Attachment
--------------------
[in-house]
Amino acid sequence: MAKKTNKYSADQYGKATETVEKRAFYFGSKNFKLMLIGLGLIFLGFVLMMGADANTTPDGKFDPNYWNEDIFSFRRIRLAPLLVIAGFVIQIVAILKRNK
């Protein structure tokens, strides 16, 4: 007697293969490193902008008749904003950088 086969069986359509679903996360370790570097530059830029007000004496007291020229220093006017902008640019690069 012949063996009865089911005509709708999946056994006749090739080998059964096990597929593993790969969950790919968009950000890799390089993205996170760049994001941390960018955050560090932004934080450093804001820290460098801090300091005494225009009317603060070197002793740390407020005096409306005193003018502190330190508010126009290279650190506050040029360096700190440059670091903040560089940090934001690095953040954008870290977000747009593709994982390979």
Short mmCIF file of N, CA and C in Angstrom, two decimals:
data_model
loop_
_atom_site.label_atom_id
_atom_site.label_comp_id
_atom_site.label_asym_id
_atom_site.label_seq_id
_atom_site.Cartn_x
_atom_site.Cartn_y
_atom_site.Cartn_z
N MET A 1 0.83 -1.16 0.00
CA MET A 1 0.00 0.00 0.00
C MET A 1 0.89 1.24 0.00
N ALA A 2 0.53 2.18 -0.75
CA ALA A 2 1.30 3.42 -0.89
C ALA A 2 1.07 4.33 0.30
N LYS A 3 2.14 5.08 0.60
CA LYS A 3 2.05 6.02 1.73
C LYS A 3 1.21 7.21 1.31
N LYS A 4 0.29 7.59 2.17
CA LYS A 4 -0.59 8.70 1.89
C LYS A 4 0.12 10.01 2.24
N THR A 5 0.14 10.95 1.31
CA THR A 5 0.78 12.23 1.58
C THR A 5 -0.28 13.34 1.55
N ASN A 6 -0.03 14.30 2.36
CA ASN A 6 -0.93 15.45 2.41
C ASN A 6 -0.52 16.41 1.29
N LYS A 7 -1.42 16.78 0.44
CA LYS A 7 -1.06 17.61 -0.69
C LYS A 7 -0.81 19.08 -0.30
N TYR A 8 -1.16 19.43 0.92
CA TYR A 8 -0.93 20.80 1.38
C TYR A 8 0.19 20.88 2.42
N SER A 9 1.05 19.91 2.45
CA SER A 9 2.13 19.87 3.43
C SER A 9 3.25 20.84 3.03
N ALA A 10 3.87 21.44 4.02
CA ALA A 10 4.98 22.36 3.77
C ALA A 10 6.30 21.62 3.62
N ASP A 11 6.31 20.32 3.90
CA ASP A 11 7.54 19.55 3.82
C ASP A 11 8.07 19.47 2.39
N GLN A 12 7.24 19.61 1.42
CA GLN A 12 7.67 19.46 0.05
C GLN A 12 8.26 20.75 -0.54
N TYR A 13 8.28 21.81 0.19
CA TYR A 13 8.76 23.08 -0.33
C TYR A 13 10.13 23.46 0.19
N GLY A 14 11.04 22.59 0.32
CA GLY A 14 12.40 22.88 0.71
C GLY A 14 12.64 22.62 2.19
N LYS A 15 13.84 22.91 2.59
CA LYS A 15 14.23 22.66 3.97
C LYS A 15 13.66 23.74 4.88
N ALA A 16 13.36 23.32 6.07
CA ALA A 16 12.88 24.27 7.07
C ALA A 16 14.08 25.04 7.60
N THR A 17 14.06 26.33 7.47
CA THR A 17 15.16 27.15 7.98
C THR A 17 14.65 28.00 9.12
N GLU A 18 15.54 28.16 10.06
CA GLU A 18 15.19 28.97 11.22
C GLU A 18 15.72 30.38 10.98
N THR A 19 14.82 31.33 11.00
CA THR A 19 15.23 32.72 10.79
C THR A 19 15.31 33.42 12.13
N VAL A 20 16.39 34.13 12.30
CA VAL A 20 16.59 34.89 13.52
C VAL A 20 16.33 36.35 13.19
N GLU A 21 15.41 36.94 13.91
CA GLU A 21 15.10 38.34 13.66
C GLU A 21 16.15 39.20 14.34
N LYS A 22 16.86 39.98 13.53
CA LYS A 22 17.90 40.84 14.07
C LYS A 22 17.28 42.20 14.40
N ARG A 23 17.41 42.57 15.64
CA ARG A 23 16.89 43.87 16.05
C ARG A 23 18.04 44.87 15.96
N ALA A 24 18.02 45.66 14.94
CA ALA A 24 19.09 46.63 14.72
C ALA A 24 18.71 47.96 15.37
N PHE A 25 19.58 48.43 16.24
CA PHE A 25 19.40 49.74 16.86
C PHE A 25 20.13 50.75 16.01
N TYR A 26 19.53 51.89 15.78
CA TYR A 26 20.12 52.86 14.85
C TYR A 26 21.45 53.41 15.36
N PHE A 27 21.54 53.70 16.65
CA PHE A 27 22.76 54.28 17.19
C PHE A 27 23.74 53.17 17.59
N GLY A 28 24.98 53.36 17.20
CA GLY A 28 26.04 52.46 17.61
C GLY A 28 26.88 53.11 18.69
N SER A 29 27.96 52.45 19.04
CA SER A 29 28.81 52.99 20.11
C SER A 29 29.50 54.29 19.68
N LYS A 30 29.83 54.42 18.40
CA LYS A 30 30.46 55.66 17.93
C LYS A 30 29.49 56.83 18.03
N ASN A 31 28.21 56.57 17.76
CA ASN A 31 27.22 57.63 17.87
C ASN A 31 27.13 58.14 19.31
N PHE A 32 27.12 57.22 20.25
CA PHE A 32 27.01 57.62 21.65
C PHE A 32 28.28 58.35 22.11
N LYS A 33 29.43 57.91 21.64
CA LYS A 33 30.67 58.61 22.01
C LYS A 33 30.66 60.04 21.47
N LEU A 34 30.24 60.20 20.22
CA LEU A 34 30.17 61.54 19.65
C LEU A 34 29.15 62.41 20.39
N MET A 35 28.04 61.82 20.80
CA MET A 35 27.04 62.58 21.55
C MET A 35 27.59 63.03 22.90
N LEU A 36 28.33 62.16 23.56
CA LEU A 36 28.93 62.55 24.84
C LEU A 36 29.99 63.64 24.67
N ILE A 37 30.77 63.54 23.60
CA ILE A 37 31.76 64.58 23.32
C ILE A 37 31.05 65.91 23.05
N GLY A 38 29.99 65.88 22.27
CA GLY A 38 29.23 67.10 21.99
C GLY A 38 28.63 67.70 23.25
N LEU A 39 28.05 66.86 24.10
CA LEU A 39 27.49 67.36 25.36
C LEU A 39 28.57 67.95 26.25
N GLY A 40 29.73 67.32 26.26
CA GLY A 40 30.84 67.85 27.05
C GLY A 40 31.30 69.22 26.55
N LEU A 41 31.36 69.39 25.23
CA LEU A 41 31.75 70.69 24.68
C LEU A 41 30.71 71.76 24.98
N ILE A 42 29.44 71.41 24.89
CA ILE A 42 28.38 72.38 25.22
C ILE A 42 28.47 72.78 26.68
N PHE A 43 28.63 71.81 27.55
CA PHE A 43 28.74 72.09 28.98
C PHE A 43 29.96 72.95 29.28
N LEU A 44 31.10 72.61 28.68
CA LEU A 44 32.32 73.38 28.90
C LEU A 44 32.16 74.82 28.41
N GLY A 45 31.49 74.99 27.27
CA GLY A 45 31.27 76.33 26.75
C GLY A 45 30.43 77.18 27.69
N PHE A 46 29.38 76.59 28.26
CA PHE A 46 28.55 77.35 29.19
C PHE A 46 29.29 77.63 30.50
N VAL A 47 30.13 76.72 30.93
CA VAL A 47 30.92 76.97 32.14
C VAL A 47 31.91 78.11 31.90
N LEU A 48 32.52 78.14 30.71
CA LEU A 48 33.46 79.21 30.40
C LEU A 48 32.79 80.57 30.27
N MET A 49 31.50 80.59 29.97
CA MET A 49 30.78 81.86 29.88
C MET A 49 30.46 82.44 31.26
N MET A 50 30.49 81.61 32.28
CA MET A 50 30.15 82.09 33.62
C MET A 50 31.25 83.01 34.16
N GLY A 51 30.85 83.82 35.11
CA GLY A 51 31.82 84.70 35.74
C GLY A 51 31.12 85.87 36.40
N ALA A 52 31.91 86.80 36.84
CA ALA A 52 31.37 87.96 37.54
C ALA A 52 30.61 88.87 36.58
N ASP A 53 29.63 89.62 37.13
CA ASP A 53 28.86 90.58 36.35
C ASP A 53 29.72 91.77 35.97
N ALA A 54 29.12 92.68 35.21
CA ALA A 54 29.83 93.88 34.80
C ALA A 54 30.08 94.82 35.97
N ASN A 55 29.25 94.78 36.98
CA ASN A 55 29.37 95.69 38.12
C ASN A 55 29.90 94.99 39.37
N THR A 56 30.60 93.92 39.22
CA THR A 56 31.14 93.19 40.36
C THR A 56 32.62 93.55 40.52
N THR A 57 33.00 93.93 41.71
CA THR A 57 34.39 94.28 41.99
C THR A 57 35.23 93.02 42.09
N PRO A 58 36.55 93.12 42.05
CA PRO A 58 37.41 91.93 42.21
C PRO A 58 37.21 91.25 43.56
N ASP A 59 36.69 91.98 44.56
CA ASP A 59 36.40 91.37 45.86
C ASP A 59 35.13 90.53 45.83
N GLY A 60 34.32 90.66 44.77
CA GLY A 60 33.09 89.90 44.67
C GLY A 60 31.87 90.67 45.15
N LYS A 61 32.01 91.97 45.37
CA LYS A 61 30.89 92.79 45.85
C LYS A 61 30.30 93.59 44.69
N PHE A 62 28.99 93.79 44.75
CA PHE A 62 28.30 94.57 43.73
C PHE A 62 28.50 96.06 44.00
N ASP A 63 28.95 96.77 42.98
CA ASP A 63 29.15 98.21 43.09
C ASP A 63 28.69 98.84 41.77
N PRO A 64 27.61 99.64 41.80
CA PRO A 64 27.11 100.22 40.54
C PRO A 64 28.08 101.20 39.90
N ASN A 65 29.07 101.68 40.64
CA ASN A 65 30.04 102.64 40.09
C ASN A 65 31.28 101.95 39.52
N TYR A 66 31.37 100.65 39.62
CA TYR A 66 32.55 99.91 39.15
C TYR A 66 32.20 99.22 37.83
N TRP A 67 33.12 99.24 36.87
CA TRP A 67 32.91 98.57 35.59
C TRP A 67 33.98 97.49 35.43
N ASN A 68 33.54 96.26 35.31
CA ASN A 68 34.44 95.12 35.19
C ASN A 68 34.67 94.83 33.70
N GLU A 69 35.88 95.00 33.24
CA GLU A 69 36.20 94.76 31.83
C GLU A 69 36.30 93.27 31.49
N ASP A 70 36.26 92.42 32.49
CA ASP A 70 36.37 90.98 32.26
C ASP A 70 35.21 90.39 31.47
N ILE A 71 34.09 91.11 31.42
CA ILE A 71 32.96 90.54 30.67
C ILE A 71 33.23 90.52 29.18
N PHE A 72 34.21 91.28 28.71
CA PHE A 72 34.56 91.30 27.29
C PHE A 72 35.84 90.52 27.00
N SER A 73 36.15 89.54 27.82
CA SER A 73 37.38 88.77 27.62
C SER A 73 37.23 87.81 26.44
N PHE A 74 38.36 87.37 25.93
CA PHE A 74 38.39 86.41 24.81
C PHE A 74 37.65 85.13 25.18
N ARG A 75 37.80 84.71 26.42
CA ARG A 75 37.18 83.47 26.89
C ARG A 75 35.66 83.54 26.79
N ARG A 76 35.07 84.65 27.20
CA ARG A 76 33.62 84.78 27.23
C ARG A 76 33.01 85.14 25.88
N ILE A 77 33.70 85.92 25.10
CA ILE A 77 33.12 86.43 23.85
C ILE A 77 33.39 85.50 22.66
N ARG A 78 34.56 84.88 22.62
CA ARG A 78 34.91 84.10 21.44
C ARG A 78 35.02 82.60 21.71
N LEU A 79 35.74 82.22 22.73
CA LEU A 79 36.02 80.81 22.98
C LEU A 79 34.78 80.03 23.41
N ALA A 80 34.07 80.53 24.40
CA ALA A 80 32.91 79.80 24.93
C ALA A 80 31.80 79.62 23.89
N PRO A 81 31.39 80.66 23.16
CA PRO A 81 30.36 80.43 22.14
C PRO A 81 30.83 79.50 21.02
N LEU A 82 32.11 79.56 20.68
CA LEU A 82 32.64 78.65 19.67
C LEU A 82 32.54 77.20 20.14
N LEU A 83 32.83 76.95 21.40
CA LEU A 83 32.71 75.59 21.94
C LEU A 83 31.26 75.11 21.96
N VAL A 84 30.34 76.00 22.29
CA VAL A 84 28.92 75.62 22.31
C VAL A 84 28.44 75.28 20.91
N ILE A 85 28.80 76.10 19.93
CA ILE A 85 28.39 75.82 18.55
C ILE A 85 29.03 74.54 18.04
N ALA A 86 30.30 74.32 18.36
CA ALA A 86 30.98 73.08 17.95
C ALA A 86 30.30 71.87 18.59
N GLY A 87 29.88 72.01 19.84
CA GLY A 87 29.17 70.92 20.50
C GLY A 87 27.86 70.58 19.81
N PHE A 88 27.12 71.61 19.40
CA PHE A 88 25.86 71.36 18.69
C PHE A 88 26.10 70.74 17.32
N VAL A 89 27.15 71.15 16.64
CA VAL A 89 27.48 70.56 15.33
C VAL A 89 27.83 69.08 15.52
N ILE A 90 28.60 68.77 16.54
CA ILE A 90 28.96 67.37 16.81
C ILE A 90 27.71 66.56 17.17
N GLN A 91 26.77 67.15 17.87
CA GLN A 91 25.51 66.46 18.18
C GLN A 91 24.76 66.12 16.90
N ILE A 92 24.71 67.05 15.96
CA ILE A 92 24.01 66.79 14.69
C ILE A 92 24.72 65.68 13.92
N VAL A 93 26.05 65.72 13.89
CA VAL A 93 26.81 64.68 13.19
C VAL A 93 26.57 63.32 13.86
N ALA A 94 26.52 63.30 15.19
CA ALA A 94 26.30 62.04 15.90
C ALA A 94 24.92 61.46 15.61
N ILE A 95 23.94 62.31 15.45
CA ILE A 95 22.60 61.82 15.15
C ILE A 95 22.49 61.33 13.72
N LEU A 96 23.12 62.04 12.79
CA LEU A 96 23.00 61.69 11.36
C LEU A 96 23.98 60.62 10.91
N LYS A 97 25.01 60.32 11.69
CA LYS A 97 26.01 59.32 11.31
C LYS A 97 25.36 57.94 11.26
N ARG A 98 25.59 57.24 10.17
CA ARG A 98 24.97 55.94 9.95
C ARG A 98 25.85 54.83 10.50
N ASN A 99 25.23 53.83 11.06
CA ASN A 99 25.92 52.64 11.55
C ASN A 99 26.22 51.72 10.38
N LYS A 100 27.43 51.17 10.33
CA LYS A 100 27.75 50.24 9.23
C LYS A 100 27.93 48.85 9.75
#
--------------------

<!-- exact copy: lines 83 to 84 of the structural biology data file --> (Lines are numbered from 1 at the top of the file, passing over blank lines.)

N ALA A 24 18.02 45.66 14.94
CA ALA A 24 19.09 46.63 14.72